Remind your children that everyone deserves to be safe at school. Bullying is always wrong and we should each do our part to spread kindness and support each other.
The breakout of coronavirus has spurred numerous reports of racial discrimination. Remind your children that everyone deserves to be safe at school. Bullying is always wrong and we should each do our part to spread kindness and support each other. © UNICEF/UNI285258/Vishwanathan


6. Look for the helpers


It’s important for children to know that people are helping each other with acts of kindness and generosity.

Share stories of health workers, scientists and young people, among others, who are working to stop the outbreak and keep the community safe. It can be a big comfort to know that compassionate people are taking action.


7. Look after yourself


You’ll be able to help your kids better if you’re coping, too. Children will pick up on your own response to the news, so it helps them to know you’re calm and in control.

If you’re feeling anxious or upset, take time for yourself and reach out to other family, friends and trusted people in your community. Make some time to do things that help you relax and recuperate.  


8. Close conversations with care


It’s important to know that we’re not leaving children in a state of distress. As your conversation wraps up, try to gauge their level of anxiety by watching their body language, considering whether they’re using their usual tone of voice and watching their breathing.

Remind your children that they can have other difficult conversations with you at any time. Remind them that you care, you’re listening and that you’re available whenever they’re feeling worried.
 

See the UNICEF Australia Resources Hub for more advice, tips and activities to support you and your family through the coronavirus pandemic, from UNICEF experts in health, early childhood development, education, and child protection.
 

Quick FAQs about COVID-19

What is a 'novel' coronavirus?
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A novel coronavirus (CoV) is a new strain of coronavirus. The disease caused by the novel coronavirus first identified in Wuhan, China, has been named coronavirus disease 2019 (COVID-19) – ‘CO’ stands for corona, ‘VI’ for virus, and ‘D’ for disease.

Formerly, this disease was referred to as ‘2019 novel coronavirus’ or ‘2019-nCoV.’ The COVID-19 virus is a new virus linked to the same family of viruses as Severe Acute Respiratory Syndrome (SARS) and some types of common cold.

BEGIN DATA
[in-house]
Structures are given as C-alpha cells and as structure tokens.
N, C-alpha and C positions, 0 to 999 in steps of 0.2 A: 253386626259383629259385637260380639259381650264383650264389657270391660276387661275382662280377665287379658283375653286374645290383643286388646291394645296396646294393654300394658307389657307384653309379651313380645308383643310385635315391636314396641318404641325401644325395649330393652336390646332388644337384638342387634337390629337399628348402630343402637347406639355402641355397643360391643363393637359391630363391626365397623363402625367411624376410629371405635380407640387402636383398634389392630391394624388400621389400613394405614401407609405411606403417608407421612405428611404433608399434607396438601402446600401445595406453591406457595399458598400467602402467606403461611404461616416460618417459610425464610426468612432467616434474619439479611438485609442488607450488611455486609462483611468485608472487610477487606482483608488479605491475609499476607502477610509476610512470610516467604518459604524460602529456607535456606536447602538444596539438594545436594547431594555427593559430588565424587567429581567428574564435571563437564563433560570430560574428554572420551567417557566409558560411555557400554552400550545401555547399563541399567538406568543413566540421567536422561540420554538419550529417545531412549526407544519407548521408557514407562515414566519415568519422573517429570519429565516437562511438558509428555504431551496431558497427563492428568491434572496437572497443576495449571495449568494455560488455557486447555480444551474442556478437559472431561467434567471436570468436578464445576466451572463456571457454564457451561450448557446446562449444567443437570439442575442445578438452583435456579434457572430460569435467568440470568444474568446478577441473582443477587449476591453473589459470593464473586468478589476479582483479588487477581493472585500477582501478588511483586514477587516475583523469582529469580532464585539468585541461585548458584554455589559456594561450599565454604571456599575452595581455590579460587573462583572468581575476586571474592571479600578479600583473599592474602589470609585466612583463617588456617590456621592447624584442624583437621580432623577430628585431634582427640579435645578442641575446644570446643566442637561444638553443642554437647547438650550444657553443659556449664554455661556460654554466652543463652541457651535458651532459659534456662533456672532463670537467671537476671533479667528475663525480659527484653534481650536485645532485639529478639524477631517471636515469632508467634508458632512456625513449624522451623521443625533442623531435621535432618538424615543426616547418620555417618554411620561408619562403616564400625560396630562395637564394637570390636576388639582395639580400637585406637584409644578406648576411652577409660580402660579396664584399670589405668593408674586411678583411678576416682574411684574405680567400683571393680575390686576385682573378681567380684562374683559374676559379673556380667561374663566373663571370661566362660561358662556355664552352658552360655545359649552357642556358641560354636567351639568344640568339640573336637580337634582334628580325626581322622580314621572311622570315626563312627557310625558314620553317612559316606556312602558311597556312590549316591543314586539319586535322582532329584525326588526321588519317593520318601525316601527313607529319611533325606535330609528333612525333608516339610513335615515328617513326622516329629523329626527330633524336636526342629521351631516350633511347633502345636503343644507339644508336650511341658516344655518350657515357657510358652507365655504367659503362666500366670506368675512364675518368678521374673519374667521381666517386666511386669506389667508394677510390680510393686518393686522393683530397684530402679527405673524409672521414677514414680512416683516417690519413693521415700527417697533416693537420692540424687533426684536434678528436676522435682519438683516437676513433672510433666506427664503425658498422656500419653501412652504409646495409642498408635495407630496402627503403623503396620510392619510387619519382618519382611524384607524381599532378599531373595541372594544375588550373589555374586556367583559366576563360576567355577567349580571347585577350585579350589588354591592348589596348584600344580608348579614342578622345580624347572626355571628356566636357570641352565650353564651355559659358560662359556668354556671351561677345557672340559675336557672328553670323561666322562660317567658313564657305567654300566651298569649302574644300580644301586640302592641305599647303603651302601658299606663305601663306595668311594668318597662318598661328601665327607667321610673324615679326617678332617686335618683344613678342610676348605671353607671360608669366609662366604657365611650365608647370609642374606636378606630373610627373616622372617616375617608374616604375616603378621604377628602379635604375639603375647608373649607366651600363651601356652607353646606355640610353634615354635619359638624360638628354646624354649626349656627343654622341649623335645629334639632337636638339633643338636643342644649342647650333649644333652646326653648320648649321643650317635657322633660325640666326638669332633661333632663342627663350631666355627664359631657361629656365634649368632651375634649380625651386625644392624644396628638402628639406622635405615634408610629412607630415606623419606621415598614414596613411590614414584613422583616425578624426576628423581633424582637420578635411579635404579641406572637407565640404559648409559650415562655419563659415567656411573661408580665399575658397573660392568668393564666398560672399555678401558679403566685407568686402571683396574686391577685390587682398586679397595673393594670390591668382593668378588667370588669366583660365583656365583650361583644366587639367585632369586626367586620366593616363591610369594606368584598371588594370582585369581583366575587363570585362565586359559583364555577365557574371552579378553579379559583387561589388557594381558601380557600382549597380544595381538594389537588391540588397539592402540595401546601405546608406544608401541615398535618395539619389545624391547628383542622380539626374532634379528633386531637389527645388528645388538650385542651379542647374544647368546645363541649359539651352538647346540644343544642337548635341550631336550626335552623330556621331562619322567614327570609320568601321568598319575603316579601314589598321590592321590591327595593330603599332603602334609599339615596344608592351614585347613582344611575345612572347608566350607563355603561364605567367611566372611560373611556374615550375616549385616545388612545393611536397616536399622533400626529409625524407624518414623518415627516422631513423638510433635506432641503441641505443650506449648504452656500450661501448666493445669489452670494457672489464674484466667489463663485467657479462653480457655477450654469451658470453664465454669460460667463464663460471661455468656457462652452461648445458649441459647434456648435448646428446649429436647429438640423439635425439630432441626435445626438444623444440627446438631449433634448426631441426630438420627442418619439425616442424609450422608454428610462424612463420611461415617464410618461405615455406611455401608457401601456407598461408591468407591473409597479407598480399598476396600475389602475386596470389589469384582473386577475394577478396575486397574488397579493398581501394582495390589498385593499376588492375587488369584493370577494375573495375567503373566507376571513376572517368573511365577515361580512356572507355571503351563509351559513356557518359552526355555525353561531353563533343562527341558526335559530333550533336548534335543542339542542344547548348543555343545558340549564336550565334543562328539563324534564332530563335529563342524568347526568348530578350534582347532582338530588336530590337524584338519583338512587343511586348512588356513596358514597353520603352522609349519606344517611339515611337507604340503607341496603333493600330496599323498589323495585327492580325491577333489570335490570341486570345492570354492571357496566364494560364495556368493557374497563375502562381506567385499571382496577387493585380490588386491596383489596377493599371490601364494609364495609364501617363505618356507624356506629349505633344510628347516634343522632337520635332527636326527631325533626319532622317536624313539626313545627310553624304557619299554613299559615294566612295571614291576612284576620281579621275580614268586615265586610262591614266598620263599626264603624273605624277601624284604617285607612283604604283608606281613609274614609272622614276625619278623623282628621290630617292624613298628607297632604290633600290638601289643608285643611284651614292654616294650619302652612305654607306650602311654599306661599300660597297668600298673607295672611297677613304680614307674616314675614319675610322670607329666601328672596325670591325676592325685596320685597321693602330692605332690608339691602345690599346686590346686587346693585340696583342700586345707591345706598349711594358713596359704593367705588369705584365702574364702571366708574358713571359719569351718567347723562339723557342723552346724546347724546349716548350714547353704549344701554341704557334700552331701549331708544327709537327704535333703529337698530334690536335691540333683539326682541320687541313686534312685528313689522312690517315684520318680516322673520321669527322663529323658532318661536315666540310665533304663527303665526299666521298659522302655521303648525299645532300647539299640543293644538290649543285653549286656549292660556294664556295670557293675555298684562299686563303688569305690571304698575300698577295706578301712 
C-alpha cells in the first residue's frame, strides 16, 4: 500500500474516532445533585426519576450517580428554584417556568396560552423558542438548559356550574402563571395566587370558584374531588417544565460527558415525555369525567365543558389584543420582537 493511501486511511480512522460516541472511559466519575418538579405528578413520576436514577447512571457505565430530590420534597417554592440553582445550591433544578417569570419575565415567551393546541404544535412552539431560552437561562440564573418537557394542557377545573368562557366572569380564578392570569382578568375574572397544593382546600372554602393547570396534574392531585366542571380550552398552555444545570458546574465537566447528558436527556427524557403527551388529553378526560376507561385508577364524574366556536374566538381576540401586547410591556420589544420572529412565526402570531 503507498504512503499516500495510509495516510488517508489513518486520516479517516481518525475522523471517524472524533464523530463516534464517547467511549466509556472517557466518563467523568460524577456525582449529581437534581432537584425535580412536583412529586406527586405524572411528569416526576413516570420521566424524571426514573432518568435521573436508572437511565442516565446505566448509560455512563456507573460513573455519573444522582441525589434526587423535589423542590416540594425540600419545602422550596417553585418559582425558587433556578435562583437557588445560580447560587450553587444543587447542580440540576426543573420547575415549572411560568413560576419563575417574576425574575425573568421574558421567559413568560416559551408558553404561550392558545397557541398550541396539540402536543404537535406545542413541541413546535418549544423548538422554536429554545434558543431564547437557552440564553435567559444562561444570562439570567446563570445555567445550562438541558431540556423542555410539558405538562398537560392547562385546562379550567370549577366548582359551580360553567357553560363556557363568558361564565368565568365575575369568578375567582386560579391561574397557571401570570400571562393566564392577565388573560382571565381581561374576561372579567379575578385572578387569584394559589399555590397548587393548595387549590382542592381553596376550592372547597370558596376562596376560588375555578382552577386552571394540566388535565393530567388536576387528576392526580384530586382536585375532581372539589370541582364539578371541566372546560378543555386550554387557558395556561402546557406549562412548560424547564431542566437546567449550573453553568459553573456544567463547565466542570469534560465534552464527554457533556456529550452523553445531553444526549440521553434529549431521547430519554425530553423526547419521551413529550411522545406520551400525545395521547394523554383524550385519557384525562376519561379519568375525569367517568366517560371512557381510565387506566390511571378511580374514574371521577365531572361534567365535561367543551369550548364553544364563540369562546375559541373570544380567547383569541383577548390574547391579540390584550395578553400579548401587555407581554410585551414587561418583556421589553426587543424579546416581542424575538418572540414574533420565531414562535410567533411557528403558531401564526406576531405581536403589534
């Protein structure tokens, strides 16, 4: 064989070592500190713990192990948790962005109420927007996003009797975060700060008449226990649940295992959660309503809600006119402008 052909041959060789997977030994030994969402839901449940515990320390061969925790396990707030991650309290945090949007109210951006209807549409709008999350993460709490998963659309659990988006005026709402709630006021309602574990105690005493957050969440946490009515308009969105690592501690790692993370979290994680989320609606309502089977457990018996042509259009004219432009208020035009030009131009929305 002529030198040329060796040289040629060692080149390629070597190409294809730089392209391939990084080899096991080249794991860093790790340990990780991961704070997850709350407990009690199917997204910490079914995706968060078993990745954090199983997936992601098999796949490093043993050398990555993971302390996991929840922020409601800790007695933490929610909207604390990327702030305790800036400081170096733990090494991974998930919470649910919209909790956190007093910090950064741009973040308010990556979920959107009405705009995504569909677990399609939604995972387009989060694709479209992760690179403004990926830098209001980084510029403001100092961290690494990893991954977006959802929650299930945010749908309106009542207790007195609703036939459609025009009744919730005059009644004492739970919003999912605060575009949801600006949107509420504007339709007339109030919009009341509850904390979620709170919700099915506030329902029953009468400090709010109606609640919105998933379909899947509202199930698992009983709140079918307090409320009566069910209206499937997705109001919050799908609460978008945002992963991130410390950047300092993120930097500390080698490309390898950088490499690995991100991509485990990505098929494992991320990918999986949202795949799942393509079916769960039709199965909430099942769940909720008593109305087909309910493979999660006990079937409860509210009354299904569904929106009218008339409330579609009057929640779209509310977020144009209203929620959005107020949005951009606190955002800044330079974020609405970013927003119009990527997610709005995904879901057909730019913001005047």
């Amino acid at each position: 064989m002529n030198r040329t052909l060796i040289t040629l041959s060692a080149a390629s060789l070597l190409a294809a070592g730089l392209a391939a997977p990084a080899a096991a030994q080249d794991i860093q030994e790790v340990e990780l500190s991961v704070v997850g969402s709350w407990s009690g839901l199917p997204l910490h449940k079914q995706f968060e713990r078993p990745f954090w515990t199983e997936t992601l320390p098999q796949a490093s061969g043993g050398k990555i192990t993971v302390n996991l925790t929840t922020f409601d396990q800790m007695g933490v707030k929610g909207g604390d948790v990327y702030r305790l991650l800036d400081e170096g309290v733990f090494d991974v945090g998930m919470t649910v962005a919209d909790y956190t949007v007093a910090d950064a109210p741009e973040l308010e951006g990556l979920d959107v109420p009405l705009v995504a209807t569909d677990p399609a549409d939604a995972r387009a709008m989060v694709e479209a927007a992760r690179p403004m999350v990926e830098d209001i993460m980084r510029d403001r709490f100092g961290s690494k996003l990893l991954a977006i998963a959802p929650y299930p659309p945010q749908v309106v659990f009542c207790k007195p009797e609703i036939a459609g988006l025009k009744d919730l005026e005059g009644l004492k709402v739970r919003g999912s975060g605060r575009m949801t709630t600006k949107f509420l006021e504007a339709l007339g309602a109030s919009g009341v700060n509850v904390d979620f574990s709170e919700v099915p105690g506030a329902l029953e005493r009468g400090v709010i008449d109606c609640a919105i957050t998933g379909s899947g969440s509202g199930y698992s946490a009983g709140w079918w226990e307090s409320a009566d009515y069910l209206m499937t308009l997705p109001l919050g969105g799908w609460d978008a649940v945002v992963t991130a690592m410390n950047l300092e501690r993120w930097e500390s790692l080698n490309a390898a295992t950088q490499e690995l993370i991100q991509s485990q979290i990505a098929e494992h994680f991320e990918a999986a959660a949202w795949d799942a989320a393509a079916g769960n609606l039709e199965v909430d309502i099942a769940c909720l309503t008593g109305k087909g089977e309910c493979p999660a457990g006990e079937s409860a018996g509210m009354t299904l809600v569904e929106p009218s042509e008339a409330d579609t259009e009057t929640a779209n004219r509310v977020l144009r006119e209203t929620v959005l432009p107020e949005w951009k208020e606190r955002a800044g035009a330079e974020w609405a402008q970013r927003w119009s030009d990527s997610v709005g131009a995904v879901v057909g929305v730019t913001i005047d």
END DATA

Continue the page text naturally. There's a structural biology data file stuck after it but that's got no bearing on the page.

How does the COVID-19 virus spread?
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The virus is transmitted through direct contact with respiratory droplets of an infected person (generated through coughing and sneezing), and touching surfaces contaminated with the virus. The COVID-19 virus may survive on surfaces for several hours, but simple disinfectants can kill it.
What are the symptoms of novel coronavirus?
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Symptoms can include fever, cough and shortness of breath. In more severe cases, infection can cause pneumonia or breathing difficulties. More rarely, the disease can be fatal. 

These symptoms are similar to the flu (influenza) or the common cold, which are a lot more common than COVID-19. This is why testing is required to confirm if someone has COVID-19.

It’s important to remember that key prevention measures are the same – frequent hand washing, and respiratory hygiene (cover your cough or sneeze with a flexed elbow or tissue, then throw away the tissue into a closed bin). Also, there is a vaccine for the flu – so remember to keep yourself and your child up to date with vaccinations. 
 
​How can I avoid the risk of infection?
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Here are four precautions you and your family can take to avoid infection:

1. Wash your hands frequently using soap and water or an alcohol-based hand rub 
2. Cover your mouth and nose with a flexed elbow or tissue, when coughing or sneezing, and throw away the tissue into a closed bin
3. Avoid close contact with anyone who has cold or flu-like symptoms
4. Go to the doctor if you have a fever, cough or feel that it is difficult to breathe